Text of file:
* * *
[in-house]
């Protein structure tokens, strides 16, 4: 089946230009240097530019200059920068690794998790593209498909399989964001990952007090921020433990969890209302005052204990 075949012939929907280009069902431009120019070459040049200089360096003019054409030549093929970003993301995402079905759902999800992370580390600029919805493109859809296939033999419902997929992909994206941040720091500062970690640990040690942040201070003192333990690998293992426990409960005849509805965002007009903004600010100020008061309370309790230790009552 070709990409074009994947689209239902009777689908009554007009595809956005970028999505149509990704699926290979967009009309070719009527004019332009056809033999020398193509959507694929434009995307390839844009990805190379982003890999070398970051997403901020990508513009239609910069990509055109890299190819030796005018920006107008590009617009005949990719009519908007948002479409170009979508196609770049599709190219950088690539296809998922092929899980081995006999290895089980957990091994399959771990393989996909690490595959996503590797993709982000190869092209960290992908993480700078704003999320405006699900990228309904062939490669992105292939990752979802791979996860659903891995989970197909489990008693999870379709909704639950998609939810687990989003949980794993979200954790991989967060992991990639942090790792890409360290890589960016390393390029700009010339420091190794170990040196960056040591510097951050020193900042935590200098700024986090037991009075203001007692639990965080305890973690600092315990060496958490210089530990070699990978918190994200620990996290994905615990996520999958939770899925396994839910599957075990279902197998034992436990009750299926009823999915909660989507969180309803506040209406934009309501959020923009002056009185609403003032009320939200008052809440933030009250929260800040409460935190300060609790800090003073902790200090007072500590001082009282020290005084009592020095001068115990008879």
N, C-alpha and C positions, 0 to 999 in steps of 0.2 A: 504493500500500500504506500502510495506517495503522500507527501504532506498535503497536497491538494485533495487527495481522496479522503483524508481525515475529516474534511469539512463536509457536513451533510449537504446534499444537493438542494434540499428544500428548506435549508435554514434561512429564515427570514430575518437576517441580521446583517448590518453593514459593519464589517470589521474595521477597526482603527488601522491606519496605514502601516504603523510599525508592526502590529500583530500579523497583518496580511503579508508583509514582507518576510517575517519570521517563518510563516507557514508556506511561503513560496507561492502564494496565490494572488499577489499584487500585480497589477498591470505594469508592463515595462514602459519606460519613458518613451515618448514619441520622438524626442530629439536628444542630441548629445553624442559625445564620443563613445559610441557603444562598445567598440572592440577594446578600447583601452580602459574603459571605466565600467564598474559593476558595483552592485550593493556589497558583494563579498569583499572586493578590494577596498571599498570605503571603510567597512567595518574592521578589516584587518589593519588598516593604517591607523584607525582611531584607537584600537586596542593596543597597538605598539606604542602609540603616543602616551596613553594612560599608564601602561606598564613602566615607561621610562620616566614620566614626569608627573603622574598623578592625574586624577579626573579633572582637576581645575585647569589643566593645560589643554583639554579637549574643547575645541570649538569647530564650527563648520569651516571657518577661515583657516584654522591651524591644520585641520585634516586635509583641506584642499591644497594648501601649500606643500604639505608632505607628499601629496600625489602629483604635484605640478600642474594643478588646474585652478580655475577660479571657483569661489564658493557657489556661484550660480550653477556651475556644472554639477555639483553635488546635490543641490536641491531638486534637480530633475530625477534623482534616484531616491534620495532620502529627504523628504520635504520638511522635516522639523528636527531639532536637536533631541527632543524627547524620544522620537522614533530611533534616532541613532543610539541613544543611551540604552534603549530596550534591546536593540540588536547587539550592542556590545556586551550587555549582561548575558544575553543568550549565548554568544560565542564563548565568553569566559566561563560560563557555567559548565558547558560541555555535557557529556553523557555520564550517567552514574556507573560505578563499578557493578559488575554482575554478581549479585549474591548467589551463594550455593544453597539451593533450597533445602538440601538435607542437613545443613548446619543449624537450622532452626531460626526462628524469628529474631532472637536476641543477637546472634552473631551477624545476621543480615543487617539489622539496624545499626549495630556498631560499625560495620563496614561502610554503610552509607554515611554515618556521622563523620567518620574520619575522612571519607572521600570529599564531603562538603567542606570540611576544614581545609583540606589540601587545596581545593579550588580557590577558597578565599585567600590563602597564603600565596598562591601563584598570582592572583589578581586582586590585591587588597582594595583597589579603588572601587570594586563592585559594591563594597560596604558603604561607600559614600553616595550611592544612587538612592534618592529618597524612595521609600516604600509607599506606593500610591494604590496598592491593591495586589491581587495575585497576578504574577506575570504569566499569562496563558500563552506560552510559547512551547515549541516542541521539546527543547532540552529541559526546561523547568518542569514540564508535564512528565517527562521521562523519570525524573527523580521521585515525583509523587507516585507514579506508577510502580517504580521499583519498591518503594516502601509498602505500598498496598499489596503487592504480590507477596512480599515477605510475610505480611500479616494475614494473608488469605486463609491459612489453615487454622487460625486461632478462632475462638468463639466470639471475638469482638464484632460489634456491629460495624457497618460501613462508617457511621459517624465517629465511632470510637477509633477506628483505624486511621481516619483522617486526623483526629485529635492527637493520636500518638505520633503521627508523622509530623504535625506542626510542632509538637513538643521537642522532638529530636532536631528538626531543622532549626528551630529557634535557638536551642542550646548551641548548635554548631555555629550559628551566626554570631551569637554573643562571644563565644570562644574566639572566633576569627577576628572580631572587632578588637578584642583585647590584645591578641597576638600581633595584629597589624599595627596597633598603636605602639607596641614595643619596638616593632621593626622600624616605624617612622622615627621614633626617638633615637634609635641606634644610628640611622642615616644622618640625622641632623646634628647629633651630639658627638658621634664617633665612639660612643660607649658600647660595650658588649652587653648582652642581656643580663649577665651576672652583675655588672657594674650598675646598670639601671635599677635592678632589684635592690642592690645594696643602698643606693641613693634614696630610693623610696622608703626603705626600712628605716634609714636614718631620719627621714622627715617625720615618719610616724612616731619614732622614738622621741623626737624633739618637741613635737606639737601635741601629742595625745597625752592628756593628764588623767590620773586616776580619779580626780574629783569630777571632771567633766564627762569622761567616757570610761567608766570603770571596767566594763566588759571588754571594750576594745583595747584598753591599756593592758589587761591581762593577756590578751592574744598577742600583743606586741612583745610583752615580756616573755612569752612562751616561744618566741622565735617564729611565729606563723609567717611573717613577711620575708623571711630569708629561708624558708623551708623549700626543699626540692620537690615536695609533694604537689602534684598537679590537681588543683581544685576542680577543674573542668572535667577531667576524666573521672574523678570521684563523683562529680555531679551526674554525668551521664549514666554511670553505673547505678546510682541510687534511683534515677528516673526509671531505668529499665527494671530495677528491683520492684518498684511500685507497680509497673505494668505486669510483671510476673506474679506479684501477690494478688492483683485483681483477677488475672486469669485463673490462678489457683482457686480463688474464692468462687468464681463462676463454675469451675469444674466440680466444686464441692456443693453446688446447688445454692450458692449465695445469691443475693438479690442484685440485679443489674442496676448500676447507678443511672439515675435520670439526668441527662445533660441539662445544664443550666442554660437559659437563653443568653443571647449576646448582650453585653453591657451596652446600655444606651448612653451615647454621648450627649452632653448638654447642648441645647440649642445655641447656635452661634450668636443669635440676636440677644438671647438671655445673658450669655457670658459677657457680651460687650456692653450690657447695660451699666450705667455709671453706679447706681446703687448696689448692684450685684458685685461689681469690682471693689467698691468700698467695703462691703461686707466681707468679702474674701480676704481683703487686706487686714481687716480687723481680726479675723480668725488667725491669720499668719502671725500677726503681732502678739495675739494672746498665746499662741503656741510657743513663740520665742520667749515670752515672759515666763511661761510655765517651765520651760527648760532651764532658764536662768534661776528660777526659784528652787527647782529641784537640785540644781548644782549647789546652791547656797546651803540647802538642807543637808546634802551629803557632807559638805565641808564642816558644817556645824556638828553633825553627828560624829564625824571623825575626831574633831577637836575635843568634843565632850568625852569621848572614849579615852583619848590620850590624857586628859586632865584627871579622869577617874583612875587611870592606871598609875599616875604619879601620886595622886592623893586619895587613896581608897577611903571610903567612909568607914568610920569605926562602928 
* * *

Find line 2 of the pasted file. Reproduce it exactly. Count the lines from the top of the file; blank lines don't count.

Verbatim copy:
């Protein structure tokens, strides 16, 4: 089946230009240097530019200059920068690794998790593209498909399989964001990952007090921020433990969890209302005052204990 075949012939929907280009069902431009120019070459040049200089360096003019054409030549093929970003993301995402079905759902999800992370580390600029919805493109859809296939033999419902997929992909994206941040720091500062970690640990040690942040201070003192333990690998293992426990409960005849509805965002007009903004600010100020008061309370309790230790009552 070709990409074009994947689209239902009777689908009554007009595809956005970028999505149509990704699926290979967009009309070719009527004019332009056809033999020398193509959507694929434009995307390839844009990805190379982003890999070398970051997403901020990508513009239609910069990509055109890299190819030796005018920006107008590009617009005949990719009519908007948002479409170009979508196609770049599709190219950088690539296809998922092929899980081995006999290895089980957990091994399959771990393989996909690490595959996503590797993709982000190869092209960290992908993480700078704003999320405006699900990228309904062939490669992105292939990752979802791979996860659903891995989970197909489990008693999870379709909704639950998609939810687990989003949980794993979200954790991989967060992991990639942090790792890409360290890589960016390393390029700009010339420091190794170990040196960056040591510097951050020193900042935590200098700024986090037991009075203001007692639990965080305890973690600092315990060496958490210089530990070699990978918190994200620990996290994905615990996520999958939770899925396994839910599957075990279902197998034992436990009750299926009823999915909660989507969180309803506040209406934009309501959020923009002056009185609403003032009320939200008052809440933030009250929260800040409460935190300060609790800090003073902790200090007072500590001082009282020290005084009592020095001068115990008879």